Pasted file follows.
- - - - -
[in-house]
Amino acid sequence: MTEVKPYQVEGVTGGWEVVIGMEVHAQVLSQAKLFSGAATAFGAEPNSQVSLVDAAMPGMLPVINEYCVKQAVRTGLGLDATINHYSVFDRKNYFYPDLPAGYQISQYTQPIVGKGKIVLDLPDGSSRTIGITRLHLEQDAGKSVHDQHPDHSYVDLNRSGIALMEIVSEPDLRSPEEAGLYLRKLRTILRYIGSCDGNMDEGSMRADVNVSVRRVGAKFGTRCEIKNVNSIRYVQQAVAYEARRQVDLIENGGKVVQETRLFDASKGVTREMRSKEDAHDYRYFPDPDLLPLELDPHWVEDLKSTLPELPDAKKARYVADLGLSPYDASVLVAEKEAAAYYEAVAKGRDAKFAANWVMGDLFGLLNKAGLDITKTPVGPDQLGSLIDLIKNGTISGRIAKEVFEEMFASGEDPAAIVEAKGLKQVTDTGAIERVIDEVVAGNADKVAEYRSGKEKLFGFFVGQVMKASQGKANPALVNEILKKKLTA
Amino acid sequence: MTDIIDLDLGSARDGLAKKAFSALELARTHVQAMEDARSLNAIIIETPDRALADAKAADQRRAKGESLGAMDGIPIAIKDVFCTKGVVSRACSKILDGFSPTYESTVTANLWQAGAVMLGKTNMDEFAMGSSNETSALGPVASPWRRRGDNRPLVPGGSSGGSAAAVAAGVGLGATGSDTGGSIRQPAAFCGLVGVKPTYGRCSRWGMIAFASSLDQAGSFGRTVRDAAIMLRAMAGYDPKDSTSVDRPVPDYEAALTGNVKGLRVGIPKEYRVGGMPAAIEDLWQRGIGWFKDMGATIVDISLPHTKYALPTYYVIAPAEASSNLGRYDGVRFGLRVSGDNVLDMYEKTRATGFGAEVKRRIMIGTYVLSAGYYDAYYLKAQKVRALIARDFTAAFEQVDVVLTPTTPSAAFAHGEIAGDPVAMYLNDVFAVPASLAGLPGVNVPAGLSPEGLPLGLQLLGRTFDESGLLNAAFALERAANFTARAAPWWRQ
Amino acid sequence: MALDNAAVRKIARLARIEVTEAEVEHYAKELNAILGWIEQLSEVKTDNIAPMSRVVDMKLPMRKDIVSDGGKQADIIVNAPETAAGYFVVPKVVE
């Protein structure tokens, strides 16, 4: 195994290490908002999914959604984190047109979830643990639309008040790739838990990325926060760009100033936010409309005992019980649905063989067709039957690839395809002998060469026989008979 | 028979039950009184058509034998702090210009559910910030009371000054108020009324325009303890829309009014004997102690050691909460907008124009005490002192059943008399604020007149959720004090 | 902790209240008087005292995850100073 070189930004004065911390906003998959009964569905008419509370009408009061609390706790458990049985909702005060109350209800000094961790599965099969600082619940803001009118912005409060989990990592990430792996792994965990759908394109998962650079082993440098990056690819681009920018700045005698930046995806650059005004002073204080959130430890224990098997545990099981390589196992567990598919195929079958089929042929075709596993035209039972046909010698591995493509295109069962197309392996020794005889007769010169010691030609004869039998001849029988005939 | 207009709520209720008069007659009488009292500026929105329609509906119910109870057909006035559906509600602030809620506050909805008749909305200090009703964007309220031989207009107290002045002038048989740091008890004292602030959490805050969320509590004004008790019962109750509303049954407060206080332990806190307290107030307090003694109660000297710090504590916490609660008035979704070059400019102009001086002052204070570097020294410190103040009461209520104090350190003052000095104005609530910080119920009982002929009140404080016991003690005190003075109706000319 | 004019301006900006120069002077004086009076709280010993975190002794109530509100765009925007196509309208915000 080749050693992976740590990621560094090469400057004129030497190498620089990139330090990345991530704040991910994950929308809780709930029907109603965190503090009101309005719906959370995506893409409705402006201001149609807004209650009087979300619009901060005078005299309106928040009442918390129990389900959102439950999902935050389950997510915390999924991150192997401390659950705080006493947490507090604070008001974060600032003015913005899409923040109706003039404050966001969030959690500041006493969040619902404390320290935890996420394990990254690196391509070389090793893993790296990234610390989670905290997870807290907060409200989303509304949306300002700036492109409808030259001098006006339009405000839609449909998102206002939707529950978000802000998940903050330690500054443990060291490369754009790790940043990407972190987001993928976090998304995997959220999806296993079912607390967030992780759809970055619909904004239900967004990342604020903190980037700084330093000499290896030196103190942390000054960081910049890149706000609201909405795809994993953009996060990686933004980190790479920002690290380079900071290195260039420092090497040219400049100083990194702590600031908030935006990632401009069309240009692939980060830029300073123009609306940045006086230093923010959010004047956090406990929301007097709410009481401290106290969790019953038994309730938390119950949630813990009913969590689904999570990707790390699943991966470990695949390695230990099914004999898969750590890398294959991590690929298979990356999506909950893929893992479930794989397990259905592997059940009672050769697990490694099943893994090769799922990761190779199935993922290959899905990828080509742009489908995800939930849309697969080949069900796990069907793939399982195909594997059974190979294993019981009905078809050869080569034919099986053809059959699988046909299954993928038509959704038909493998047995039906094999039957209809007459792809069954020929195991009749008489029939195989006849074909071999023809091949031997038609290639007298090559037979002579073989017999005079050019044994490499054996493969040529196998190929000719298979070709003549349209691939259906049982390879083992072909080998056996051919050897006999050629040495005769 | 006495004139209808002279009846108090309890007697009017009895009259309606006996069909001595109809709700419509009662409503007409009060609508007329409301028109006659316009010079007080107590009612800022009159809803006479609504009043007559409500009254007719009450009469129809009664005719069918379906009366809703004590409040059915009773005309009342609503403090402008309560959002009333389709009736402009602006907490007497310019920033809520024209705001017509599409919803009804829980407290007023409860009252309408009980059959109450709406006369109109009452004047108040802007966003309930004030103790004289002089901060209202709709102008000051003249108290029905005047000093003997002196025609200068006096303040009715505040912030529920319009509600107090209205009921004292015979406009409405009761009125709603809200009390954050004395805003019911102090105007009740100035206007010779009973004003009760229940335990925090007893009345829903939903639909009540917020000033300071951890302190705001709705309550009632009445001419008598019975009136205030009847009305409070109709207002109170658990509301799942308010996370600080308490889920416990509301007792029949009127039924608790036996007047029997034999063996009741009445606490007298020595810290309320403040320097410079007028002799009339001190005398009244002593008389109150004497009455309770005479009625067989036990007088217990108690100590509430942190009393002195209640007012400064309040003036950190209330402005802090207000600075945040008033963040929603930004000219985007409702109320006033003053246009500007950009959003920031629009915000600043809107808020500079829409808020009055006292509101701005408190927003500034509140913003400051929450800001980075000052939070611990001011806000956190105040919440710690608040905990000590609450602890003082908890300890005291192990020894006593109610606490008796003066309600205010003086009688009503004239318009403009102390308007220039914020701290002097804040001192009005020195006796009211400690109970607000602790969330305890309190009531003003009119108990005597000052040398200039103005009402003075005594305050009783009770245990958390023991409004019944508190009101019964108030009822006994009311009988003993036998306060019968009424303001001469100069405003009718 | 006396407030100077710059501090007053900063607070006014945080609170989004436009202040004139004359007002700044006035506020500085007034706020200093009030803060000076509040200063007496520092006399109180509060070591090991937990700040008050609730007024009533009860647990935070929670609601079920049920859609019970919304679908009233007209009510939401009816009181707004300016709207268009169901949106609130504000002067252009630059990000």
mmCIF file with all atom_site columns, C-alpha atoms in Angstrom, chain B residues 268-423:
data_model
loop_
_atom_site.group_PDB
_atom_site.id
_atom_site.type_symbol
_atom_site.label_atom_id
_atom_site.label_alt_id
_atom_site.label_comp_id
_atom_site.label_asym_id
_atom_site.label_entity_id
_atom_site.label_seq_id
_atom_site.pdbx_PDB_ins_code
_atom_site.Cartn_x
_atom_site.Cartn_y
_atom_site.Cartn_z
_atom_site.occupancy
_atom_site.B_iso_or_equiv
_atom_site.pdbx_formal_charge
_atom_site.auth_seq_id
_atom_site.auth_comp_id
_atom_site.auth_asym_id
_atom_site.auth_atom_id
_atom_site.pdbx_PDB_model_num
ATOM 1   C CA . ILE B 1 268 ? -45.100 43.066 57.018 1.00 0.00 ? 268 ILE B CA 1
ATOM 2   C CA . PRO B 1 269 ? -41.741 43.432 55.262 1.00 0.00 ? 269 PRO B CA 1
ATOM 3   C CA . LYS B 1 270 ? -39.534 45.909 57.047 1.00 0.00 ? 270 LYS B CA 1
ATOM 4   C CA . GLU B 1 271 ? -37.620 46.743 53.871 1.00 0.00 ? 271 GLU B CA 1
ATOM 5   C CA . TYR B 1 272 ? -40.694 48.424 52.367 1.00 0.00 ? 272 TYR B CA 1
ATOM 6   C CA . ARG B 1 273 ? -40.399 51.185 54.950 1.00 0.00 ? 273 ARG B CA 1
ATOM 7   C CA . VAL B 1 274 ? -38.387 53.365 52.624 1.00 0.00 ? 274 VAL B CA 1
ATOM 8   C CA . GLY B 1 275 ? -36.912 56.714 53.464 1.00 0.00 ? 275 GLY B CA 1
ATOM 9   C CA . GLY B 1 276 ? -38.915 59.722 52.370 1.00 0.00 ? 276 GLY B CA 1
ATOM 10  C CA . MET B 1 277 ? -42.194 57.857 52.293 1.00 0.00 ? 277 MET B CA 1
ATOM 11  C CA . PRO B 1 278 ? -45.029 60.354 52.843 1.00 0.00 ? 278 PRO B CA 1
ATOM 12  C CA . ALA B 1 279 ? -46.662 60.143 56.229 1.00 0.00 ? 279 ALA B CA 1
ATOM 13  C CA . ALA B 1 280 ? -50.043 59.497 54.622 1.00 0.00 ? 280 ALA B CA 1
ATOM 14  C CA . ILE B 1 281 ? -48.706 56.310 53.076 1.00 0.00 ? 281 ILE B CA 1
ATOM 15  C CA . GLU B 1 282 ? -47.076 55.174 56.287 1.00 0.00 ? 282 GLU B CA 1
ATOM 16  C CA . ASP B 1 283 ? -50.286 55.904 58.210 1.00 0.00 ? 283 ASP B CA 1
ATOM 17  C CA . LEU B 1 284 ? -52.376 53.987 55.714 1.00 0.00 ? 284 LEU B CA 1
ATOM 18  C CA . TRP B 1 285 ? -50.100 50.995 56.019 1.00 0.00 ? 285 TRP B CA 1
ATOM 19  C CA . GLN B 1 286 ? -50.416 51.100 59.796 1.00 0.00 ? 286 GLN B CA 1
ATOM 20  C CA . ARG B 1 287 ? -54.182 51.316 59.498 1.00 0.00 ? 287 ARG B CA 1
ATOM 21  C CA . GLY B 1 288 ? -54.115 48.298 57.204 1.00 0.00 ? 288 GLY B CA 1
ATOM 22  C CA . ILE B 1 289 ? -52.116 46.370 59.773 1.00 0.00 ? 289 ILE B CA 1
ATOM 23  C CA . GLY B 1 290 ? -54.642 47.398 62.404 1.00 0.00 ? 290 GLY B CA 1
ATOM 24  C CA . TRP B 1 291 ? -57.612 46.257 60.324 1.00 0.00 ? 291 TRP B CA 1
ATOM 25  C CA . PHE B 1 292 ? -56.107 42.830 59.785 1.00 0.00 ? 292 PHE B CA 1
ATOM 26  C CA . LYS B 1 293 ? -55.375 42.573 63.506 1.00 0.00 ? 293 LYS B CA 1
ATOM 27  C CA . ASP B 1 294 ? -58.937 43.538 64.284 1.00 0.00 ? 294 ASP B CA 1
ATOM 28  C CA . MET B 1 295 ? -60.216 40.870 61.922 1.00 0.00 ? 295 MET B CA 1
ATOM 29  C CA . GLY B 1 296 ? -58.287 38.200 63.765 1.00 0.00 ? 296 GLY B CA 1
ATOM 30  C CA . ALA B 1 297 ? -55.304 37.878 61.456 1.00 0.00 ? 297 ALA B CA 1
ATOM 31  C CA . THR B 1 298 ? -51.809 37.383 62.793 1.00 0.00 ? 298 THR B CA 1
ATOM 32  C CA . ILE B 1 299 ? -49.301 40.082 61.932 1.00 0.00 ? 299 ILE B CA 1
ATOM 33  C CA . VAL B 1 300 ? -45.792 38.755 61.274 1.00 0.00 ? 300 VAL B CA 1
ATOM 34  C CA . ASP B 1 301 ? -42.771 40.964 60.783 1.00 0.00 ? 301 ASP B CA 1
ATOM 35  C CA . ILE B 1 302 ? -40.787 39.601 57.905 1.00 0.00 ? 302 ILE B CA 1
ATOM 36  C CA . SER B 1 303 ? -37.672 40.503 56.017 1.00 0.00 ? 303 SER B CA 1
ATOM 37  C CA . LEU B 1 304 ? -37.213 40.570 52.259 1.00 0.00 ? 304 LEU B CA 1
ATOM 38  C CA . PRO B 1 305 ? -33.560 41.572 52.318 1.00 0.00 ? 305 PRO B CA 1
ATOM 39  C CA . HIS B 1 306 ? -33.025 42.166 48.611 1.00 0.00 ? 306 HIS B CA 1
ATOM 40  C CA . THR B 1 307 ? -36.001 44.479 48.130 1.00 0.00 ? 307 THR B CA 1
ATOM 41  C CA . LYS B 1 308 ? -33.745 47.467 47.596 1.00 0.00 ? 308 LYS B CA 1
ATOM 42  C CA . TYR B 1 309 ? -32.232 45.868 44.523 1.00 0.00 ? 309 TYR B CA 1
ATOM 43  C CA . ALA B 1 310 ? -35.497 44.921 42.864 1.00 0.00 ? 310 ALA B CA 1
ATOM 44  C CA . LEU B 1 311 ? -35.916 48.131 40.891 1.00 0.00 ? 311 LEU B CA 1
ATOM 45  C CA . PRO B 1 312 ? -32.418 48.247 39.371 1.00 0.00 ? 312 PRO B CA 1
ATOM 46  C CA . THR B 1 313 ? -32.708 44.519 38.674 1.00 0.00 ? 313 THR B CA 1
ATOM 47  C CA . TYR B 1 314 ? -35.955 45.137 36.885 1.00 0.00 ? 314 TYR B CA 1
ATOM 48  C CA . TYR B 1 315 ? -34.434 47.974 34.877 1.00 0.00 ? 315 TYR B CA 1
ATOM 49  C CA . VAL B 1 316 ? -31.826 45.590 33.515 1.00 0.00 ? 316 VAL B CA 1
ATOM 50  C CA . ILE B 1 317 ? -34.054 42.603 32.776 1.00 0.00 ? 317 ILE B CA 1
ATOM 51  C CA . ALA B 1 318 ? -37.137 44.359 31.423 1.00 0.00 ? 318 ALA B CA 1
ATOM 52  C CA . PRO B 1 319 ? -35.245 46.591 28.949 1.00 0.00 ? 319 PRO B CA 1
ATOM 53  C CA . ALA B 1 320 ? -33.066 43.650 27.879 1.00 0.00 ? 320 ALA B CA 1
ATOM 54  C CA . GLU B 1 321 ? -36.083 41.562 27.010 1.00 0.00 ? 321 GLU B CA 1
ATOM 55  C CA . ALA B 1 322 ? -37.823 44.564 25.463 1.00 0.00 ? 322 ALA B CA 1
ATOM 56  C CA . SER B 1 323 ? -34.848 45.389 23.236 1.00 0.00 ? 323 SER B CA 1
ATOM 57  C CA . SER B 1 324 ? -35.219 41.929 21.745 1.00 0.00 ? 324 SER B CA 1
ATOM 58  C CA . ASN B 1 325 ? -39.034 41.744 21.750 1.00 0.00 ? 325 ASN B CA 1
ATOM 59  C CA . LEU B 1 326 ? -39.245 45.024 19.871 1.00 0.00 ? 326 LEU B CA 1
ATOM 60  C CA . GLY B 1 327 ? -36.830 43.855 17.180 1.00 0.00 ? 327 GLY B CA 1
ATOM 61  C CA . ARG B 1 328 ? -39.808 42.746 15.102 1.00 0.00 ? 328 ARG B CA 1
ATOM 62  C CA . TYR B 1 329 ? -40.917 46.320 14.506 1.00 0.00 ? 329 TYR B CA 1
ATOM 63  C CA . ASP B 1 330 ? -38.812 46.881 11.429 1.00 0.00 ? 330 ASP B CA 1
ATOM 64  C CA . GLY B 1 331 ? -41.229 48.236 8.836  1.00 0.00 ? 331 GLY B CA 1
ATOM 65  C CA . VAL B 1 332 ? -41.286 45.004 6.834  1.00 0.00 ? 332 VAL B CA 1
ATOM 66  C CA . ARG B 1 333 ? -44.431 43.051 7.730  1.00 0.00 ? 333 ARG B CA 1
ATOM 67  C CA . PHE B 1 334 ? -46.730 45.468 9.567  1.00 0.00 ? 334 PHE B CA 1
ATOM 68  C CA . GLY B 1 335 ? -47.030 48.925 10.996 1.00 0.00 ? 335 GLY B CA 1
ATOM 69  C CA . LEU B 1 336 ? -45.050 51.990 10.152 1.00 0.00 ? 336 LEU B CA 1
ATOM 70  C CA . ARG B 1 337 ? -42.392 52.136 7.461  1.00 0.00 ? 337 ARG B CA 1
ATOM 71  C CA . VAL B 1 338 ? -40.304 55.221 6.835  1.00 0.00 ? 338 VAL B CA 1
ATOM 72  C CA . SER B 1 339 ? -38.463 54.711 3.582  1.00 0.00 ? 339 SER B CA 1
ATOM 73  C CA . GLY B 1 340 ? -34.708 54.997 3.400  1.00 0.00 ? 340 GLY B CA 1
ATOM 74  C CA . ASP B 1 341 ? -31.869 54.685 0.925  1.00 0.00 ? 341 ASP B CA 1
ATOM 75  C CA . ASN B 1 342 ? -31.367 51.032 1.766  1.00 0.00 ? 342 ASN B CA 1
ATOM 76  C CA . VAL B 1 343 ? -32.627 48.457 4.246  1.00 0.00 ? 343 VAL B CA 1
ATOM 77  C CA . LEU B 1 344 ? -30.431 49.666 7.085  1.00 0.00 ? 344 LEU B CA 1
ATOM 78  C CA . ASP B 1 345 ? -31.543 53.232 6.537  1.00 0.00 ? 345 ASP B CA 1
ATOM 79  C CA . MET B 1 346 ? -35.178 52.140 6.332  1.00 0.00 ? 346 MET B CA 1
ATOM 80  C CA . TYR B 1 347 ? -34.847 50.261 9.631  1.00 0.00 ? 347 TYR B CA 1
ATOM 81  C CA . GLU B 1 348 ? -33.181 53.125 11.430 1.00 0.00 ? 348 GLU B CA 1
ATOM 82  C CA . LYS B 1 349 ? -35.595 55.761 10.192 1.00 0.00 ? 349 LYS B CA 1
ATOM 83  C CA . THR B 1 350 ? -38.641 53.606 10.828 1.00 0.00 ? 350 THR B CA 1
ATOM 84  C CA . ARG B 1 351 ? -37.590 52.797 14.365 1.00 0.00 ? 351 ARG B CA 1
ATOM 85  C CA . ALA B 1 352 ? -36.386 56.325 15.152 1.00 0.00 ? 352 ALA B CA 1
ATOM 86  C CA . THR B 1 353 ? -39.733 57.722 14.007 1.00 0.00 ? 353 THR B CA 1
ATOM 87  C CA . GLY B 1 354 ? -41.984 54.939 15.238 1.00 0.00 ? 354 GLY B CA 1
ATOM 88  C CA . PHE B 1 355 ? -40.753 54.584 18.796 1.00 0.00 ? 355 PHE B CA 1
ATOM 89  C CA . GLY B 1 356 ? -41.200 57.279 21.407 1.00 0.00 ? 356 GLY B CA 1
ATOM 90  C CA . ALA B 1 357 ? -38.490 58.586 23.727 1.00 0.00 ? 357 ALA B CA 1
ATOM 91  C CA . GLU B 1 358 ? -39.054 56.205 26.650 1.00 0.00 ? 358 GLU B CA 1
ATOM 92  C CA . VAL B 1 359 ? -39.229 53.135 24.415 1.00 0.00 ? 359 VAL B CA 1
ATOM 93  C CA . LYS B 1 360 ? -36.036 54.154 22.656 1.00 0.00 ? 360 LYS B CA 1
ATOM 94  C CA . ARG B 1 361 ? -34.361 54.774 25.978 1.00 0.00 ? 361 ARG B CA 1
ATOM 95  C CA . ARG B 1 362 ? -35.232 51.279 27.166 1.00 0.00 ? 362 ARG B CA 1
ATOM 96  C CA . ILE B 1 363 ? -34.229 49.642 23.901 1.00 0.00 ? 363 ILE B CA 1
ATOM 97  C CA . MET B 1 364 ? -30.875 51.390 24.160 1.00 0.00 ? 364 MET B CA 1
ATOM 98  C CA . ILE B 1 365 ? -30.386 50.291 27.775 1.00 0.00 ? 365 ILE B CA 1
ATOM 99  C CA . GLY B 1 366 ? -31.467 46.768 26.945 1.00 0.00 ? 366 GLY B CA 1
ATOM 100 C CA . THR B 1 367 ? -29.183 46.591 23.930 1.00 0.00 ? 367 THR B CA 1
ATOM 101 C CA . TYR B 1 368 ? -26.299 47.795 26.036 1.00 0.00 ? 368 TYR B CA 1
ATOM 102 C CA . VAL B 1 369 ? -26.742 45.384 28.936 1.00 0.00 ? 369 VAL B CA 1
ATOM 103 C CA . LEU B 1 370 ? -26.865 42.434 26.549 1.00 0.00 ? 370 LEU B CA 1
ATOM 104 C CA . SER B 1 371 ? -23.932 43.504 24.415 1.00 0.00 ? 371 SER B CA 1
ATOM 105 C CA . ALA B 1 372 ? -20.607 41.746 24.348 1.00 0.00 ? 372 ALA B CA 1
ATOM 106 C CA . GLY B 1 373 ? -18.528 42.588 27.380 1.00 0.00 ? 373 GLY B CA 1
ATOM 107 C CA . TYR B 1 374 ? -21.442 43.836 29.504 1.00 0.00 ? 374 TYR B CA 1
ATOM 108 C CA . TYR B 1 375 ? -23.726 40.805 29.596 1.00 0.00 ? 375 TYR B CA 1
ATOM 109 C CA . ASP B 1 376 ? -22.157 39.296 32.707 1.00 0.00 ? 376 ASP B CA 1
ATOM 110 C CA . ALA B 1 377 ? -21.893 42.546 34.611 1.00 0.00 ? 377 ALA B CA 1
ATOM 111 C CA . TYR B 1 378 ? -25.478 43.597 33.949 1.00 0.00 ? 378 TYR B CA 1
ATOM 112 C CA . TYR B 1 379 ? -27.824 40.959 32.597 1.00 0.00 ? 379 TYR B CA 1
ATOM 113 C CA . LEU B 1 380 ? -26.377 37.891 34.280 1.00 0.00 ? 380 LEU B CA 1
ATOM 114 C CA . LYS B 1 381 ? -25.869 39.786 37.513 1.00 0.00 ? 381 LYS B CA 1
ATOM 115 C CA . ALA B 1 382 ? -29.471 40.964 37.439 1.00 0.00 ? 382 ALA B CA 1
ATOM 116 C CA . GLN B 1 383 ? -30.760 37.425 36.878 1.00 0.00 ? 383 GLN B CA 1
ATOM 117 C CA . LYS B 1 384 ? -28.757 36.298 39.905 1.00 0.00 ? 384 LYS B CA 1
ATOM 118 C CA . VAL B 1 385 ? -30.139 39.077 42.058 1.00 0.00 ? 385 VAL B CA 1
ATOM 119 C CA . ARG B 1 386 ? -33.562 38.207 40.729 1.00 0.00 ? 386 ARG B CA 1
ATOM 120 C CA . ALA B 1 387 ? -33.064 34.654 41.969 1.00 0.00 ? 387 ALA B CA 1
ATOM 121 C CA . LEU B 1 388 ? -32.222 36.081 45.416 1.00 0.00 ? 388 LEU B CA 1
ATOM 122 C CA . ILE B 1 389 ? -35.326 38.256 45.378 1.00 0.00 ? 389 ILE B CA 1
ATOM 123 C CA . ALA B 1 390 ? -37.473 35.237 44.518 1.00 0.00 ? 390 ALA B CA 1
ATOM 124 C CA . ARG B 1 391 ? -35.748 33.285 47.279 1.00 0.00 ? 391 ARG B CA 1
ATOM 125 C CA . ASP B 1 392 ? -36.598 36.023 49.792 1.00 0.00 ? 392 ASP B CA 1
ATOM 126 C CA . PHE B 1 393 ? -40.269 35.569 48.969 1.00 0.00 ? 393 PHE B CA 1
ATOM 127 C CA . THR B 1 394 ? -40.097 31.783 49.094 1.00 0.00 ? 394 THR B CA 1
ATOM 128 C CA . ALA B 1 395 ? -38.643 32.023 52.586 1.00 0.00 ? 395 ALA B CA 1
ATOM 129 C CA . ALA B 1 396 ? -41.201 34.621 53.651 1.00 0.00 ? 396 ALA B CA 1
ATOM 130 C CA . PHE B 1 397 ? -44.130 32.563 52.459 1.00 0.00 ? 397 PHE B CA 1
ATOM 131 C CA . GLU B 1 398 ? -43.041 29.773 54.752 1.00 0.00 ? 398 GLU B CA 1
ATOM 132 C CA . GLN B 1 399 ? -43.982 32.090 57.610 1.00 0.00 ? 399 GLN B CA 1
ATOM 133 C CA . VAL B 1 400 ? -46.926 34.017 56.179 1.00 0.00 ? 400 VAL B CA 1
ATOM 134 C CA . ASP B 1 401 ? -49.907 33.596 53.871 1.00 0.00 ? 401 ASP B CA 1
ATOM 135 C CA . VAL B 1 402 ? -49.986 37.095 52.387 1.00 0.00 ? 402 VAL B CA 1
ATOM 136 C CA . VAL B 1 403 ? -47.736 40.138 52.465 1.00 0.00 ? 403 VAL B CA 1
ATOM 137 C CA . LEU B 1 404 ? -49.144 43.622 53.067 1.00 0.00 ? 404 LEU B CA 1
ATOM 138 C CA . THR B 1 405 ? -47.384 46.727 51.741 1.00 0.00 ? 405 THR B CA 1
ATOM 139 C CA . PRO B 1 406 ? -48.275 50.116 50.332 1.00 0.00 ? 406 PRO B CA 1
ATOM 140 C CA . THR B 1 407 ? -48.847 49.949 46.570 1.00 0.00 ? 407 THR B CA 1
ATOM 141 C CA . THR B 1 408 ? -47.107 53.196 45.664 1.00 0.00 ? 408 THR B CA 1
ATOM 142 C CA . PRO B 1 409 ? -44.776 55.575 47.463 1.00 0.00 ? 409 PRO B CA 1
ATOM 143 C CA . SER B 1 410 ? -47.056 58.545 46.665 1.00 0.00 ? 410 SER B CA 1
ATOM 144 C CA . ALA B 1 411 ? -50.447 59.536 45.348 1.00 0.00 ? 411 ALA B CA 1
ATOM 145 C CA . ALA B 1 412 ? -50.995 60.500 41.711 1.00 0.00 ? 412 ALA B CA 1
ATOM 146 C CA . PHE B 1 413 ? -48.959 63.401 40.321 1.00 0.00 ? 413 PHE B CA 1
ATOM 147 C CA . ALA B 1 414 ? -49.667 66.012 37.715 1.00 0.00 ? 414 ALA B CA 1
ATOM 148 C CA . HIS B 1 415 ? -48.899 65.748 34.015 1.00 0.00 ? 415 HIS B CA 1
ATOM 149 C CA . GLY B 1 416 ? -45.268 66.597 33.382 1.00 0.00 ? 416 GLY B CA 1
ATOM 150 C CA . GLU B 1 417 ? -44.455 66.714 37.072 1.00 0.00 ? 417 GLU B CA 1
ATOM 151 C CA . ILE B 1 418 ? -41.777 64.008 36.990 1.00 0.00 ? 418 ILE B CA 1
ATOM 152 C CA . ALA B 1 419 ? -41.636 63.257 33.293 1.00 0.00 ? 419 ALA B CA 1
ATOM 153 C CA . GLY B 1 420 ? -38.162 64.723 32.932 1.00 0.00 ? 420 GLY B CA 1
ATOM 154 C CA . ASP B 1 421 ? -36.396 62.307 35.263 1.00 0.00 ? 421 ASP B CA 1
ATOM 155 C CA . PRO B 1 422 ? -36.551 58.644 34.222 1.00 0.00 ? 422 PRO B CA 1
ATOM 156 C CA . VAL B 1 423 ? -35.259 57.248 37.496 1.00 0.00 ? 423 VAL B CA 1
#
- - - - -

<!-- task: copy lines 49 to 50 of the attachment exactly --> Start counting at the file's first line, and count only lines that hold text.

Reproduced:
ATOM 20  C CA . ARG B 1 287 ? -54.182 51.316 59.498 1.00 0.00 ? 287 ARG B CA 1
ATOM 21  C CA . GLY B 1 288 ? -54.115 48.298 57.204 1.00 0.00 ? 288 GLY B CA 1